New Delhi, Sep 21, 2019-
It was her love for experiments and for finding different ways to answer questions that led Gagandeep Kang to the field of medical research. She is now the Director of Translational Health Science and Technology Institute in Faridabad and her dedicated efforts to the development of Rotavac, India’s first indigenously developed vaccine for rotavirus infections, recently made her the first Indian woman to be elected as a fellow of The Royal Society of London.
Kang calls the achievement “a recognition of the work that my team and I have done in clinical and public health research”.
Asked what had changed since her election to the prestigious scientific academy, she said: “A lot of people want to know about my work and that is a good thing, because what we do is not glamorous. But we seek to serve those who are rarely heard, those who have damaged their guts by infections.”
Kang, also a recipient of the Infosys Prize for the development of Rotavac, said she came to rotavirus research because “I realised how important it was as a cause of diarrhoea”. “Prevention is always better than cure, and even though there is no specific treatment for rotavirus, we realised it can be prevented through vaccination,” she added.
According to Kang: “We now have two licensed rotavirus vaccines made by multinational companies and two vaccines made by Indian companies, and all four are WHO pre-qualified, which means they can be bought by the Unicef as well as countries. In addition, there are licensed vaccines in China and Vietnam, and a vaccine that is close to licensure being made in Indonesia.”
About the effectiveness and success of these vaccines, the medical scientist said: “Wherever these vaccines have been tested, they have shown to be effective… Now, more than half the countries in the world give rotavirus vaccines to their children and we hope that the number keeps increasing even as we try to improve the vaccines.”
Though the recognication that follows an innovation is encouraging, Kang finds the hiccups along the way also disheartening a little. “Leading a research group and leading a research institution are completely different things. The good thing is that we have bright, highly trained scientists and phenomenal resources at the institutional level… we are increasing our efforts to identify and tackle big and important problems in communicable and non-communicable diseases. The bad thing is the incredible amount of paperwork and the delays that the high levels of channelling create.”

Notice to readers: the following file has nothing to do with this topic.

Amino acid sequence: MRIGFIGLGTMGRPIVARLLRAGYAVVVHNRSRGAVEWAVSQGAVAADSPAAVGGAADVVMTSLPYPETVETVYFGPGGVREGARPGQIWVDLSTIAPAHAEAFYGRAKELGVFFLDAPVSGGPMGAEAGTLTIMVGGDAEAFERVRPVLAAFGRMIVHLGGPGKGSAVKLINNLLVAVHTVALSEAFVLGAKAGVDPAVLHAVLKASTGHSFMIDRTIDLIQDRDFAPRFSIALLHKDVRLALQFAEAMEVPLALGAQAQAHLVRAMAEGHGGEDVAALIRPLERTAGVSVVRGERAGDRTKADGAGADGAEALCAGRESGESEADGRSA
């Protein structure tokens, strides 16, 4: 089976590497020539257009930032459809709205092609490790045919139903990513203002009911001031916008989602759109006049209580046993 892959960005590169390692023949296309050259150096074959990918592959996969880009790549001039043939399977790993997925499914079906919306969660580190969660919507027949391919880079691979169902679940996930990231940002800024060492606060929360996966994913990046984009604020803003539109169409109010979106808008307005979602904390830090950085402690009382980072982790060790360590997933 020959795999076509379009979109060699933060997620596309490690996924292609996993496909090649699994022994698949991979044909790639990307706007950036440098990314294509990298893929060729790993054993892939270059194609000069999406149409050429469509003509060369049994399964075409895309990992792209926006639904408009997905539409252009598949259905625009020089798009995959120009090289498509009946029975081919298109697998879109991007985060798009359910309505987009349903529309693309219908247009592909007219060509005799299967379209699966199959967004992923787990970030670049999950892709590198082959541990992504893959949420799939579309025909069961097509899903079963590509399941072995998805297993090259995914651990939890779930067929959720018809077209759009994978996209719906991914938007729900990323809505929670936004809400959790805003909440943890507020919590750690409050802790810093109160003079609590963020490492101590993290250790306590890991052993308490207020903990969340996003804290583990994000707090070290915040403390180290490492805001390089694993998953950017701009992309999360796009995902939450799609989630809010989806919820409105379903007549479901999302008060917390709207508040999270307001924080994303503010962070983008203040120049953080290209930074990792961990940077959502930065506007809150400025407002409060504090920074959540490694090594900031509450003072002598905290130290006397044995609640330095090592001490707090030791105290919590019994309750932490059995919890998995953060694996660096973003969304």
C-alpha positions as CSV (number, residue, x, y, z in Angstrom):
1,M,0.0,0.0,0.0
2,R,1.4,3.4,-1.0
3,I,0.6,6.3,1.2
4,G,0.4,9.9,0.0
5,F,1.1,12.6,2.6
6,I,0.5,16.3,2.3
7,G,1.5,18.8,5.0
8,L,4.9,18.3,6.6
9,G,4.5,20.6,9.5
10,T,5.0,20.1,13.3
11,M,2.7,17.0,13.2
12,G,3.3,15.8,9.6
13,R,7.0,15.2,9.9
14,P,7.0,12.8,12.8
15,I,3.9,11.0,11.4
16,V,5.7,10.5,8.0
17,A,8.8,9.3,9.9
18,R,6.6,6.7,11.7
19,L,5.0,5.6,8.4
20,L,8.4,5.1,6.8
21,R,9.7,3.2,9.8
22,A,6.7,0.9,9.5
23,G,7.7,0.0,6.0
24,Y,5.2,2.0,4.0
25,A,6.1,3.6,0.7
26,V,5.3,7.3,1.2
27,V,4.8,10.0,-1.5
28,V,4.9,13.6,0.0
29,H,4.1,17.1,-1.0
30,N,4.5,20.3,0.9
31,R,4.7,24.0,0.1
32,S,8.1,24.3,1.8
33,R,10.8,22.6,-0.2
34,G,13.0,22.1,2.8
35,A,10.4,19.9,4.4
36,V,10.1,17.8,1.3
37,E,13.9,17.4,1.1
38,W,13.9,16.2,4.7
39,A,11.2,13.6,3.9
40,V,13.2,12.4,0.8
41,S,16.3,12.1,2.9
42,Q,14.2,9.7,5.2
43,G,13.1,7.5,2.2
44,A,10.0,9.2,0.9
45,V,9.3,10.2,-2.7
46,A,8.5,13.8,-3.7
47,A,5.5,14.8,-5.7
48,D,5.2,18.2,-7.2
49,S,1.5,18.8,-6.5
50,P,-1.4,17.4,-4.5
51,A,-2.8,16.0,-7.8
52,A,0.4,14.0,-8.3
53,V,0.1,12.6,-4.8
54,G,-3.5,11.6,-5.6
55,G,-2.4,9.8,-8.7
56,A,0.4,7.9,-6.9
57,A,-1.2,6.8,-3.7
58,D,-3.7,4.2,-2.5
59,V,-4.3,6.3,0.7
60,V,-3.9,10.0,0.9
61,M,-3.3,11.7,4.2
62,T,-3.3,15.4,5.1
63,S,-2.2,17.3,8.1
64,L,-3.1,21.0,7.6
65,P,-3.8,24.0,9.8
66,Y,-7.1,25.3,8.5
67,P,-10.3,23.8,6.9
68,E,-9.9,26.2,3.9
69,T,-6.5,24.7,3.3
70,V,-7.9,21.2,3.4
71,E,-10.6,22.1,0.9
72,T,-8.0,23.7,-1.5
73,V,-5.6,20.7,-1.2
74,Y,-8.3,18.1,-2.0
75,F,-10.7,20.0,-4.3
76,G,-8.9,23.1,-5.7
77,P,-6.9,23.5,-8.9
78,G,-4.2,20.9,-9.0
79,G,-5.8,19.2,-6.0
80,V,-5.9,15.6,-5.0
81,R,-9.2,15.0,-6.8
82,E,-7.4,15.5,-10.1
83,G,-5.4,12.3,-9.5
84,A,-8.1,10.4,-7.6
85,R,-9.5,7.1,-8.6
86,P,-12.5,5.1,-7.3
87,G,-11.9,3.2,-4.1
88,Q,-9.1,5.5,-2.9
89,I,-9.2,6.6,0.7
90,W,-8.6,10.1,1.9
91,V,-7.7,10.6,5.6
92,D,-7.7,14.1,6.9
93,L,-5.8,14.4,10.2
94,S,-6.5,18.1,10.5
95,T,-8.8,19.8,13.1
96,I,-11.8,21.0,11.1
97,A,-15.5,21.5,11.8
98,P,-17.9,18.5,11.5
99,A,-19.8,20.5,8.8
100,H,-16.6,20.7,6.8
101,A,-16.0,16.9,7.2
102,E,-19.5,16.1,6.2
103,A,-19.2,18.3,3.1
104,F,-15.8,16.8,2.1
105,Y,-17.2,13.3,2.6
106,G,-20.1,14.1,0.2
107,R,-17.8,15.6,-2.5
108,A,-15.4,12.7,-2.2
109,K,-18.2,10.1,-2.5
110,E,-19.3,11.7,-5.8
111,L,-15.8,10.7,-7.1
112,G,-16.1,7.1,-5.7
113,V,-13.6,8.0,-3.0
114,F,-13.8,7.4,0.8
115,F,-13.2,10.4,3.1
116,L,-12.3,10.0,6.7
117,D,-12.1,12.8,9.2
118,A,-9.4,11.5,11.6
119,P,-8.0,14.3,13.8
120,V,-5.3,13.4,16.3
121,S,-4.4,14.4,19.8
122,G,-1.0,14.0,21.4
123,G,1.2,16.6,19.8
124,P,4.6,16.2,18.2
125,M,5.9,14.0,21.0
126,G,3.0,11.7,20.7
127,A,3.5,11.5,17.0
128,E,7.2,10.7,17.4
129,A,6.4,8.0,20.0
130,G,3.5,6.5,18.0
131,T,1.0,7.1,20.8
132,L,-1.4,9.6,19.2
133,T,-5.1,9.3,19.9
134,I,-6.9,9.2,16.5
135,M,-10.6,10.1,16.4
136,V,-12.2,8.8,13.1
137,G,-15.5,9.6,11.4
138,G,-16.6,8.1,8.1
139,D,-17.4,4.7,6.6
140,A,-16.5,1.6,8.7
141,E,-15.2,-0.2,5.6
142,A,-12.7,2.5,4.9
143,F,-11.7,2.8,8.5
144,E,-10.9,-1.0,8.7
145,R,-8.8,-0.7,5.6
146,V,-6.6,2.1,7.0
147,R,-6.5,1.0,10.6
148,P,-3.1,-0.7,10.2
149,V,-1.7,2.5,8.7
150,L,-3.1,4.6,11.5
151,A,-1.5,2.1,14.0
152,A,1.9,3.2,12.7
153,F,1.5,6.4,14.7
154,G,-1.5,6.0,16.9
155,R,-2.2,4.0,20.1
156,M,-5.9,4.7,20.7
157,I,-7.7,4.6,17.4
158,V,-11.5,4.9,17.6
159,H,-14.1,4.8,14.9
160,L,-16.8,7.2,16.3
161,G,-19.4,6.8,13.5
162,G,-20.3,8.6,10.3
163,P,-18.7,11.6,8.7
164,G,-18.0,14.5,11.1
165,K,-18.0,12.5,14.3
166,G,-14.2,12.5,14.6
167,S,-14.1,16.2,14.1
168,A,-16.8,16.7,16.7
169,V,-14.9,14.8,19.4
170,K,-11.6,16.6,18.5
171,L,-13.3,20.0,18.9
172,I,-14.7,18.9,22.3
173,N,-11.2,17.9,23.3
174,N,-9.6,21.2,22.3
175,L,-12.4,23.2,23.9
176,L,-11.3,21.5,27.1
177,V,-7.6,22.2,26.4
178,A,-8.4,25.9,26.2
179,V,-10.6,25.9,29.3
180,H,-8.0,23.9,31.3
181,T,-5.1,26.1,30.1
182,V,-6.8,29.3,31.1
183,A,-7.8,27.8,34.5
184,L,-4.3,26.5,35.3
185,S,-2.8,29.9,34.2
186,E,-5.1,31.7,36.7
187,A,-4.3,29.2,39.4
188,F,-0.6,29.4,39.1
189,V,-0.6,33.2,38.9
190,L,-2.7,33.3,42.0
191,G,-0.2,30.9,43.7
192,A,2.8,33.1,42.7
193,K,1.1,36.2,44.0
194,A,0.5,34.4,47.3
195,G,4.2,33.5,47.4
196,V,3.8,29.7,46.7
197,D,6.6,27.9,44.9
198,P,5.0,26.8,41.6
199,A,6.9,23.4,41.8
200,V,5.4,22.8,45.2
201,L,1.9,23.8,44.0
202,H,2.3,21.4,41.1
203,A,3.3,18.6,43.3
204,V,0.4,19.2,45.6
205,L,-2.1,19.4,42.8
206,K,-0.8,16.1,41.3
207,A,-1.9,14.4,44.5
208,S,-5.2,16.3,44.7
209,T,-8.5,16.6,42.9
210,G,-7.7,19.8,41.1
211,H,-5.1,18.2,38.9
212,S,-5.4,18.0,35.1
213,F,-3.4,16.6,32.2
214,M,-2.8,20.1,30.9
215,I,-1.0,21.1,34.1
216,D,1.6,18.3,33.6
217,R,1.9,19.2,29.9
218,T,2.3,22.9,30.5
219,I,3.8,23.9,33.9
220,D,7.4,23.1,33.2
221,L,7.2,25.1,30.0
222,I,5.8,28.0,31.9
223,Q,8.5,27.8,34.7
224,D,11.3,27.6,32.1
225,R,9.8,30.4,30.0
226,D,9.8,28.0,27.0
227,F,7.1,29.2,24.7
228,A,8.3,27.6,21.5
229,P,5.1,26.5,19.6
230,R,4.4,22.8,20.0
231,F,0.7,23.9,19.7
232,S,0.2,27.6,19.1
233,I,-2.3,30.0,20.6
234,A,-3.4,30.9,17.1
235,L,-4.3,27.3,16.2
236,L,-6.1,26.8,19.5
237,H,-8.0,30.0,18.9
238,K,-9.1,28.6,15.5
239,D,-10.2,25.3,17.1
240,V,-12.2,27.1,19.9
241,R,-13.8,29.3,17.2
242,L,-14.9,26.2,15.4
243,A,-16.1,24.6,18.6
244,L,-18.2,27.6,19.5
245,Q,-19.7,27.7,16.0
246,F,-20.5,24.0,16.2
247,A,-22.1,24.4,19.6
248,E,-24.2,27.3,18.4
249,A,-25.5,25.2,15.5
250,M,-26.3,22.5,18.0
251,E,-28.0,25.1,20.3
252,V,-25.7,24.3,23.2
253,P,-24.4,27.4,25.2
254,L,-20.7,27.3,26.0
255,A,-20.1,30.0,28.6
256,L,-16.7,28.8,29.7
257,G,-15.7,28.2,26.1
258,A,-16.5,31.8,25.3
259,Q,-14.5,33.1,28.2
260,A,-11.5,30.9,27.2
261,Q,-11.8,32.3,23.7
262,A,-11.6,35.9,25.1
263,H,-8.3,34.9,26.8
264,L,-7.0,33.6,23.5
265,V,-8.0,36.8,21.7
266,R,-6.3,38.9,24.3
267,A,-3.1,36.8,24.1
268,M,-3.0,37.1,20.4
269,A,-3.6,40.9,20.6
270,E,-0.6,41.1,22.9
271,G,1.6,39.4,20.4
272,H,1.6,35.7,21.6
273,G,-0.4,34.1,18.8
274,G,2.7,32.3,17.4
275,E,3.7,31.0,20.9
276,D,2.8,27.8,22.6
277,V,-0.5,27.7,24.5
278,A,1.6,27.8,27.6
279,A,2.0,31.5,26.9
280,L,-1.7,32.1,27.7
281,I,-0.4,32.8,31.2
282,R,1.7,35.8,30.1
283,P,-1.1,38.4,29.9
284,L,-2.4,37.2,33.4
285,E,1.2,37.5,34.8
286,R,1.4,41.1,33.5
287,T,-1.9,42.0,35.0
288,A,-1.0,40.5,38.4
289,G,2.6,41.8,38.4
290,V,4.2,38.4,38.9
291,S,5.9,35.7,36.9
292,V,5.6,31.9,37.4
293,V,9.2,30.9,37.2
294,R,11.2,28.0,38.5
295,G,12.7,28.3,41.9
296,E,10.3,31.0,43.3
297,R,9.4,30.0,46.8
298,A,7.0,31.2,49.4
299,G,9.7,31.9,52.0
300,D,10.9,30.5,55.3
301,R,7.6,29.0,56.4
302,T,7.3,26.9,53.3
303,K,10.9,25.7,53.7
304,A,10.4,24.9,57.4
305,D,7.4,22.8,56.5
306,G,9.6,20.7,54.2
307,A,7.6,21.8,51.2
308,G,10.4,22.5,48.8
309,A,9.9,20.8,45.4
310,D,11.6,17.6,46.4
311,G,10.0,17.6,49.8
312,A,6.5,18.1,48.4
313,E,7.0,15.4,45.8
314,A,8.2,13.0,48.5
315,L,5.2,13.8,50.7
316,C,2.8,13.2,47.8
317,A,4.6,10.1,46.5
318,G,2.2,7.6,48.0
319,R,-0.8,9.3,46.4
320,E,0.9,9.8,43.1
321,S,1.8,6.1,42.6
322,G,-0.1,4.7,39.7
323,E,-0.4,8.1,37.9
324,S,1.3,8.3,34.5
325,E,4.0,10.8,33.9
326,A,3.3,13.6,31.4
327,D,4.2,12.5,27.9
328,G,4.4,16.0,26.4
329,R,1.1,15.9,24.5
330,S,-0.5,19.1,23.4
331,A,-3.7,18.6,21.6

“We try to address big problems in India and we have failed a lot and succeeded a little, but our work has been rigorous,” the 56-year-old scientist added.
Asked what kept her going, she said: “The big picture of the importance of the problems, and within that the idea that where I could frame my own questions and continue to find ways to answer them.”
Talking about the male dominance in the field of science and research, the biologist said: “In medicine, as opposed to STEM, things are changing. More girls are now coming to colleges and women are coming into what are traditionally more male-dominated fields, like surgery.”
She also believes that gender differences are more visible and rigid in India as compared to other countries. “In India, gender differences are determined by our society and are all pervasive. Women are not empowered, except in a very small section of our social fabric… We talk of ‘shakti’ and respect for mothers, but we don’t live that way.”
“The conditioning of not encouraging women in science starts early… We need to expand and encourage those right thinking communities and individuals so that women in STEM are no longer the exceptions,” she said.
Educated in India, Kang went abroad to do her research. Asked about the difference in pursuing research in India and abroad, she said: “In India, there is very little investment in medical research. We seem to wait for innovation, new drugs and vaccines to come from the West and adopt those a few years later, even if they are not tailored for our population.”
On barriers to research in India, she said having peers who are outstanding themselves and push the standards of research is something that we do not even have the luxury of thinking about. “India needs to recognise that no country progresses without investments in science and technology… We need to measure our problems and address them systematically. We need to understand that research is a necessity and not a luxury,” she concluded.